Seeing your Footy

Stolen from Sailing Anarchy (I know, I know) there is a Corby Yacht that looks to have silver, reflective vinyl on it’s sides above the waterline. In the photo you can see reflections from parked cars. Neato !

Hey guys - Angus, if you like Moonshadow’s basic color all you need do is employ a “racing stripe” (around 10 centimeters thick) of a contrasting color or black running fore and aft parallel to the deck line and perhaps a few centimeters below. Highlighting the sheerline in this way will help you see not only which direction she’s headed but her angle of heel as well. The contrast between the carbon hull and kevlar deck on my Bantams is very easy to see, even in low light and inclement conditions.

Before you paint this racing stripe on your boat try using tape to create the stripe to see how it reads. Electrical tape is relatively cheap, black, but probably a little thick. Thin tapes can also be had at hobby stores that feature r/c cars. If the effect works for you I would eventually paint the stripe on, because all tapes eventually break down when exposed to UV.

I put horizontal stripes on both jib and main, as well as telltales on the jib. The stripes help a great deal in seeing what the sails are doing (which tack they are on at distance or if they are luffing or the main is being backwinded). The tell tales indicate port or starboard at a distance and also indicate how the air flows over the jib. This latter function helps in tuning the boat, though it is not very useful once the boat is too far away.

If you are looking for white tape, you could use white vinyl sheet instead. You can buy sheets of it ( in other colors too) at a sign shop. cut it to whatever size you need.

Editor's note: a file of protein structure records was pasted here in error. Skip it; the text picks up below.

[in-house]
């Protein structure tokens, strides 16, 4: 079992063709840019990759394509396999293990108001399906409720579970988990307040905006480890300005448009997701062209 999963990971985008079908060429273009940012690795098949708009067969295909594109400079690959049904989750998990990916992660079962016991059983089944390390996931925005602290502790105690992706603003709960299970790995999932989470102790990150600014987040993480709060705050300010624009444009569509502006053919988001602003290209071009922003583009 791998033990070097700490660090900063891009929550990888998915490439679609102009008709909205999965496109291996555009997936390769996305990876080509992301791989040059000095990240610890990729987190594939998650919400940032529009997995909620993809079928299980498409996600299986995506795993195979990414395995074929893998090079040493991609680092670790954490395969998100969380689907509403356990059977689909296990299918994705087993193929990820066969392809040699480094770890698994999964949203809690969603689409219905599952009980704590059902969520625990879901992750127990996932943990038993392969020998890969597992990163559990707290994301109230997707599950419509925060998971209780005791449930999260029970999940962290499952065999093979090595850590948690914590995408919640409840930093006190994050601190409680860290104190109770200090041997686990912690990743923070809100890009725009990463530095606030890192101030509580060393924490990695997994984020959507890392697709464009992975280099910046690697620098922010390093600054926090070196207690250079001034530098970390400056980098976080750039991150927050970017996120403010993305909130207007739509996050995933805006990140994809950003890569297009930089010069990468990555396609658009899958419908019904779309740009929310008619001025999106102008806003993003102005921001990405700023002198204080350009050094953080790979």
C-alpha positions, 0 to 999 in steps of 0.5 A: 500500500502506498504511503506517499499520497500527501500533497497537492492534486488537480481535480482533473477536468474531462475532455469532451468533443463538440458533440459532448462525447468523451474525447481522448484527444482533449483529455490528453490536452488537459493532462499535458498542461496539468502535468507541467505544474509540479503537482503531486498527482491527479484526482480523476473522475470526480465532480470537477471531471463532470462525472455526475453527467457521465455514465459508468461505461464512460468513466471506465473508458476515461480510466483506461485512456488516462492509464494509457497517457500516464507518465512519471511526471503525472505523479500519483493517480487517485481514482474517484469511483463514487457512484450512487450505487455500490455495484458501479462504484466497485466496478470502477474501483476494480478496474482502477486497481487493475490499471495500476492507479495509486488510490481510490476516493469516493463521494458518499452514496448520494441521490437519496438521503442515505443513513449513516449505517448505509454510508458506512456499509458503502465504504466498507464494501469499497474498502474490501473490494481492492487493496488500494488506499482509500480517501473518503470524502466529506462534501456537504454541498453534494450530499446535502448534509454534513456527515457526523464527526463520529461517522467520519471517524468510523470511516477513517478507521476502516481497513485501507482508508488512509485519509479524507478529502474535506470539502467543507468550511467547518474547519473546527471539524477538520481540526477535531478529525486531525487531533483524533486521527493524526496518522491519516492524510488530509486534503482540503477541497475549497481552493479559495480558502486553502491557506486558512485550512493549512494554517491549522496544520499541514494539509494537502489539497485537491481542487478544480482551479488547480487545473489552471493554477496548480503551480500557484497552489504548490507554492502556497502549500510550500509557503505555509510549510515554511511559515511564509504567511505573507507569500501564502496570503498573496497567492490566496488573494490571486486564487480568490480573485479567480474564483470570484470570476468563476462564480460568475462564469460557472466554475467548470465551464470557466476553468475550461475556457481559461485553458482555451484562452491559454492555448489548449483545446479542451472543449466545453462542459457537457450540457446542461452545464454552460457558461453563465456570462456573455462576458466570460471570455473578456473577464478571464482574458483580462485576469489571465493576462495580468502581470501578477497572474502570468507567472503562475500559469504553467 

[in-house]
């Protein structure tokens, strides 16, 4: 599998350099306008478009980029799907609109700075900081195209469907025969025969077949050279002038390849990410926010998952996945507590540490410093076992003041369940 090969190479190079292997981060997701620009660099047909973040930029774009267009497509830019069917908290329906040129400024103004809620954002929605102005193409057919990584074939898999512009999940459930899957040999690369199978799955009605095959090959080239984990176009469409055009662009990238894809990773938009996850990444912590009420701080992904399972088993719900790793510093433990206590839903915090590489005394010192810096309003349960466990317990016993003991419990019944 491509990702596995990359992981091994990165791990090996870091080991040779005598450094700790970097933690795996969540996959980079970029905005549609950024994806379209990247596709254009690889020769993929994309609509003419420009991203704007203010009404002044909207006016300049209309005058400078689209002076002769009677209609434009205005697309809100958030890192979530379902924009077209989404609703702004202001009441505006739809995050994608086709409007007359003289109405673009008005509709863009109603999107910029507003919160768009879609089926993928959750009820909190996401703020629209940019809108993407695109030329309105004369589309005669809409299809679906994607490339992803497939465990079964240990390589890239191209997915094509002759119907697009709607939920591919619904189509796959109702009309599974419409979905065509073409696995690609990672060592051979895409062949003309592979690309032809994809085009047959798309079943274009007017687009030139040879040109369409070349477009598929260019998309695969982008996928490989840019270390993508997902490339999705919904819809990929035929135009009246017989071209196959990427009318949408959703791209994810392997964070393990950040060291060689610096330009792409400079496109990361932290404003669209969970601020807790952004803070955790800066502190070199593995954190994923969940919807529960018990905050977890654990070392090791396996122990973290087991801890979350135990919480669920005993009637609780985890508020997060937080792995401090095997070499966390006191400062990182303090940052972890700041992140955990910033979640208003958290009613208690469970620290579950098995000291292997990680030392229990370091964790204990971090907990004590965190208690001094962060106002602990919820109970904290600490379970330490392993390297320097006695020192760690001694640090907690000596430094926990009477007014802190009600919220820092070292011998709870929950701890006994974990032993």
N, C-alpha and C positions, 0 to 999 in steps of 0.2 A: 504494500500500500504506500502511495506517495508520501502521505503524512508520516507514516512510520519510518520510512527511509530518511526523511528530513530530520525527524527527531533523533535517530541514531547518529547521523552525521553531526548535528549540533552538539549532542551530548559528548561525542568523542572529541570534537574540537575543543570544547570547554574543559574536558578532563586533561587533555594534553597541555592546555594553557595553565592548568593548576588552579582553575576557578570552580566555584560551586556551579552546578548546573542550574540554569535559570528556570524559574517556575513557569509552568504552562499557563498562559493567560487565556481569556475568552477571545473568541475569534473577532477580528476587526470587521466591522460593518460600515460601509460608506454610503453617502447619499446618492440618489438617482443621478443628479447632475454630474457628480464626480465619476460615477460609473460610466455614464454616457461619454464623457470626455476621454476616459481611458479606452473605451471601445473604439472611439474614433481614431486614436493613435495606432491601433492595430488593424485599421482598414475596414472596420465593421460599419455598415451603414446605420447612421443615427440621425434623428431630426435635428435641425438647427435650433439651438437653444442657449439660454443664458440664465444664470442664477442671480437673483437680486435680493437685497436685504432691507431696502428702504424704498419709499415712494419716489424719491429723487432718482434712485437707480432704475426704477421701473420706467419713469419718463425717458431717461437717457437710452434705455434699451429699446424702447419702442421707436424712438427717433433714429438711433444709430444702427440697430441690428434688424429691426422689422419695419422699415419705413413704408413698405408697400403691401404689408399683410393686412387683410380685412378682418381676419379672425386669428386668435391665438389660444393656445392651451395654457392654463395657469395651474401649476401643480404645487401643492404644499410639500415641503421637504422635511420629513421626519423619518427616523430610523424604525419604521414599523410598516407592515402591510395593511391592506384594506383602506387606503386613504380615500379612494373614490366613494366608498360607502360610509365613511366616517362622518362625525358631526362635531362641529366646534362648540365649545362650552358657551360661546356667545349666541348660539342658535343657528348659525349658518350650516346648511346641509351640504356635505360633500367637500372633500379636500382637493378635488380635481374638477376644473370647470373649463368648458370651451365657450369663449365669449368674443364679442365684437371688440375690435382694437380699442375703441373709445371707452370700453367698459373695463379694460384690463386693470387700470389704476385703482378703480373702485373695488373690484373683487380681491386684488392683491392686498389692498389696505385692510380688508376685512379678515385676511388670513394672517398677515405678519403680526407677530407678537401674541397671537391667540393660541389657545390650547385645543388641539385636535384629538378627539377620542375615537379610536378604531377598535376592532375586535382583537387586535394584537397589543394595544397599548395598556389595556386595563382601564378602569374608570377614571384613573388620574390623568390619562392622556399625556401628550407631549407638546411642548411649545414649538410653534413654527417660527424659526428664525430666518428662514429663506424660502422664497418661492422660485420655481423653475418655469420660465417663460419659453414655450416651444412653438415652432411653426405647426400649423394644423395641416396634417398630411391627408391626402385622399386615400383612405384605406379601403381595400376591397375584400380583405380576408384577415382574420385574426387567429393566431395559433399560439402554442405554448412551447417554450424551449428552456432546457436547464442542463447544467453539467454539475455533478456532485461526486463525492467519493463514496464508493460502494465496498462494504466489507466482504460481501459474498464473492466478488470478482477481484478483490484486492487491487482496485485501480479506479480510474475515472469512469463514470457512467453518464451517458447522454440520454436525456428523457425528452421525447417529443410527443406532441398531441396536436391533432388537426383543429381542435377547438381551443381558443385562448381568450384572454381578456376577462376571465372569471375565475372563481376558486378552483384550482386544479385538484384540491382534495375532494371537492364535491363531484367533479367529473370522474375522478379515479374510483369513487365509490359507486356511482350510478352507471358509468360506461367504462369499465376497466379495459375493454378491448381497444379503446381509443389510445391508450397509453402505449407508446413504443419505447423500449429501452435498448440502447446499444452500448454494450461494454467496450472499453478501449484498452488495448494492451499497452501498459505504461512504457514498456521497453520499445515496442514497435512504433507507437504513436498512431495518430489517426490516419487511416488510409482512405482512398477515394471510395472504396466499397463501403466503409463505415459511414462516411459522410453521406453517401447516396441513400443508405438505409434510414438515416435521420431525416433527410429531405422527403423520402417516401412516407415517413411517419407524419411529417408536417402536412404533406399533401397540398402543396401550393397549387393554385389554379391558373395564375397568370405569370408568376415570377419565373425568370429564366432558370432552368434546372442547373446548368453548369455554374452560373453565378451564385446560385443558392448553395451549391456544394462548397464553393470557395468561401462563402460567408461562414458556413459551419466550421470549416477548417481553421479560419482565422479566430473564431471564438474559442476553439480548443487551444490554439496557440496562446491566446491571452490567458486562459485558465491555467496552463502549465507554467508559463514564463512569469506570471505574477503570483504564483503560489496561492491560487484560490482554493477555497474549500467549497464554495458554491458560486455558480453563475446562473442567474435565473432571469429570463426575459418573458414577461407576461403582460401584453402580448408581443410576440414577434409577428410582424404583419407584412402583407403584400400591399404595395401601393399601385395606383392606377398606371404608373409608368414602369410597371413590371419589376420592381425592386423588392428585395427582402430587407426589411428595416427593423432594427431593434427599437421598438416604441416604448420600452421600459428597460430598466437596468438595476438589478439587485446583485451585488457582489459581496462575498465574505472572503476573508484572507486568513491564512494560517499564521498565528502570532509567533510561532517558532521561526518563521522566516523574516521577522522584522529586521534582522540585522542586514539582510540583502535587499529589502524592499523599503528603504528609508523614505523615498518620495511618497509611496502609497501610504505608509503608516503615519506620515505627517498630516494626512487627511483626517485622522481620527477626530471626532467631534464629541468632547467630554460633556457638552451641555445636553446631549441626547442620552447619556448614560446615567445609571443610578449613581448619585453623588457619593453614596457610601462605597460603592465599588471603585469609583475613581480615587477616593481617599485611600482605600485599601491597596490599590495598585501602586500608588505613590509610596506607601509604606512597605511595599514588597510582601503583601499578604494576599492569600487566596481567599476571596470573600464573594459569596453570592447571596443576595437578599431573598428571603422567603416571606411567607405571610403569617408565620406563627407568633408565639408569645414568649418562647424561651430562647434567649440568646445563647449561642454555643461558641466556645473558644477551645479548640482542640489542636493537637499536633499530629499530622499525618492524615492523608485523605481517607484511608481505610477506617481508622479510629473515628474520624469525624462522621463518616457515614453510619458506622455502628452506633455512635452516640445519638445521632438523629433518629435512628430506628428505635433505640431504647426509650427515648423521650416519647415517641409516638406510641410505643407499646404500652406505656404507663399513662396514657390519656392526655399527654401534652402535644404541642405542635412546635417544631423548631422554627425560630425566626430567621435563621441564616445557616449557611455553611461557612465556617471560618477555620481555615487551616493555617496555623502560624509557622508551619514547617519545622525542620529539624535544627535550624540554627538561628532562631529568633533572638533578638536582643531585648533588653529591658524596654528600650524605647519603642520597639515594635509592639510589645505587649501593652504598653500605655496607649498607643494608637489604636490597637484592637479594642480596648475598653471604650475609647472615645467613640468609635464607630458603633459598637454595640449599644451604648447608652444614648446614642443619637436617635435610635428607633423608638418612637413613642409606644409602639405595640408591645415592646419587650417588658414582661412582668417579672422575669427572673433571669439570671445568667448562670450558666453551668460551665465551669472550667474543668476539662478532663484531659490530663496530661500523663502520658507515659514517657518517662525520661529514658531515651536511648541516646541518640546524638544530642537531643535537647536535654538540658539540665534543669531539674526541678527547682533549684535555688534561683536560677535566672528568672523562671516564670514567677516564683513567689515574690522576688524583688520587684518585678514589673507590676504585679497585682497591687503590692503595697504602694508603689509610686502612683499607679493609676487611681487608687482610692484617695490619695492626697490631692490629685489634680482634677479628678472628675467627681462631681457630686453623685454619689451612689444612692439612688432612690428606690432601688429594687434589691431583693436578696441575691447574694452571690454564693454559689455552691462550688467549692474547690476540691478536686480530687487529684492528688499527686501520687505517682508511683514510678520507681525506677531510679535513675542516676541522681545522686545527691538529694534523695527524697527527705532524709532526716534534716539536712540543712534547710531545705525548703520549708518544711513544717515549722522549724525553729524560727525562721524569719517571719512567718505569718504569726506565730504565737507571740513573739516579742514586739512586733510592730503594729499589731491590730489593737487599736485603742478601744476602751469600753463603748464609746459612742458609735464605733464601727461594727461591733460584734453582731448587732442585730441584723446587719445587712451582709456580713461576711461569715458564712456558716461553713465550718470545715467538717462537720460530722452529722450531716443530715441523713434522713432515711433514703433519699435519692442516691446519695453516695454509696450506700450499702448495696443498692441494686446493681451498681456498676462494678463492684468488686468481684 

From my extensive footy racing experience of exactly no races but some sailing I found that my uniformly red (or according to Angus tomato colour) Razor was difficult to judge when running side-on to me. The sails are different colours and showed up well, but I have now painted the Stbd side of the hull White to increase the visual clues.

I was going to paint the transom yellow, too but have no yellow paint

Angus, I have a pic of moonshadow heeling to the stiff breeze that illustrates the challenge

3 years ago while sailing in an IOM regatta in Florida, the course was set away from the shore line. The first mark was sort of at a 45 degree angle away. As all the boats (18) convened at the first mark, it became quite apparant that 17 of them had white or very close to white decks. One boat was solid yellow and stood out like a sore thumb.
I now own an all black ISIS IOM and I have painted my Fairwind Flat Black with a fluorescent orange chevron(2" wide) on the bow. It is very easy to see my boats out on the water. A problem does exist however if your club sails near Sunset during the week as we do…

the down side to having a boat that looks quite different from everyone else…its easier to get called fouls on…:slight_smile:

One thing to bear in mind is that red-yellow is focused at a different lens setting than green-blue. I found this at a distant upwind buoy that was coloured blue when my Soling was red. I turned short of the buoy three times in a row, even though I was certain that I had passed it. I have read somewhere that white is the most accurately focussed colour. It might be that two-colour paint jobs may be easiest to see at a distance.

My ec 12 is navy blue and I had the same thing happen at a far mark. three races in a row went into the mark 3rd missed it and ended up dead last as the fleet marched by

If the water is calm enough to give some reflection, you can use that to judge mark roundings. Just get the boat’s waterline above the mark’s waterline.

Or if the sun is shining from the right direction, I look for the shadow of my sails on the buoy, but that doesn’t really affect the problem of boat and sail colour. I have the top six inches of the mainsail of my Soling dyed red, after I totally lost it in the middle of a gaggle of starters.

My deck is bright yellow, and my hull is navy blue, and I find the contrast helps me tell when the boat leaned to or away from me. I might just implement some of these other suggestions.